Are good grades going to hurt your career prospects?

Everyone knows you’re supposed to study hard when you’re at college so that you can get good grades. Take notes. Attend class. Write papers. Study. Study. Study.

Well, what if I told you that this might be sabotaging your career prospects?

A lot of students have a real single-minded focus on grades. I get it. I was pretty obsessed with getting an 85.00% average during my undergrad as this meant my next year of tuition was free (now you want to know where I studied, right!?). But the thing is that it wasn’t going to make much difference to an employer interviewing me whether I got a 75%, 80%, or 85% average. What they did care about is what else I had done. What role had I played on the student association? What volunteer experience had I gained? What languages had I learned while studying abroad?

Want to become a more well-rounded candidate, and person? Here are just a few ideas to consider:

  • Internships – Don’t think internships only take place in the summer. Even a few hours a week can be amazing experience – and you have a lot less competition from other students when you’re applying.
  • Volunteer work – All volunteer work is great, but use it strategically and it can really help with your career. Serving food at a soup kitchen is great, but think from an employers’ perspective and compare that experience with say, organizing a major fundraising event and raising $10k for a local charity.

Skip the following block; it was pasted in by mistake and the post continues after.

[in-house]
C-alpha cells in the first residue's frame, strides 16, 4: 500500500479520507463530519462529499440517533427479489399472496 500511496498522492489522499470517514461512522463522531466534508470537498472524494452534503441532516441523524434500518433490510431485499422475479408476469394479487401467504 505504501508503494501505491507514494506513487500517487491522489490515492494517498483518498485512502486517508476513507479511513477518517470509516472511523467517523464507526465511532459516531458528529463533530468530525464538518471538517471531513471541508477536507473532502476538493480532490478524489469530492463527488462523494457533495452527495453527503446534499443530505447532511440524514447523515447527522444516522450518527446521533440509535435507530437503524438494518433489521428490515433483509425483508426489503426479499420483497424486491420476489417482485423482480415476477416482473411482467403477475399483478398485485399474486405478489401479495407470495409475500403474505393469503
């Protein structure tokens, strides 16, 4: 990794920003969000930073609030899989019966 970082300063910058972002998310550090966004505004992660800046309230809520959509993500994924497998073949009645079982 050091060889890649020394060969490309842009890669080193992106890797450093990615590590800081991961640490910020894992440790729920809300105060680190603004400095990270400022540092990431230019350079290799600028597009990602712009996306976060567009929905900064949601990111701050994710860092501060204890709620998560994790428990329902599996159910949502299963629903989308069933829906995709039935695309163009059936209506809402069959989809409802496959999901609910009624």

• Travel and languages – Take your travel to the next level by doing a language immersion program or getting involved in the local community.
  • Clubs and student associations – Don’t just pay your dues and then list your membership on your resume. Get involved and take on a real position.
  • Skills – Learn a really popular skill or computer program, like PowerPoint or Excel. Don’t want to take a course? There are other ways too, for example, helping a Professor with his/her research to learn SPSS.

Not only will you gain really valuable experience to add to your resume, you’ll have a lot of great material for interviewing, a broader network, and probably a few people who could serve as references.

It’s easy to become fixated on GPA when you’re in the bubble that is college – professors, friends, parents… they all reinforce it. Of course grades matter. But the time required to make the difference between getting a good and a great GPA might be better spent invested in other experiences.

By Kari Reston
Kari Reston Founder and CEO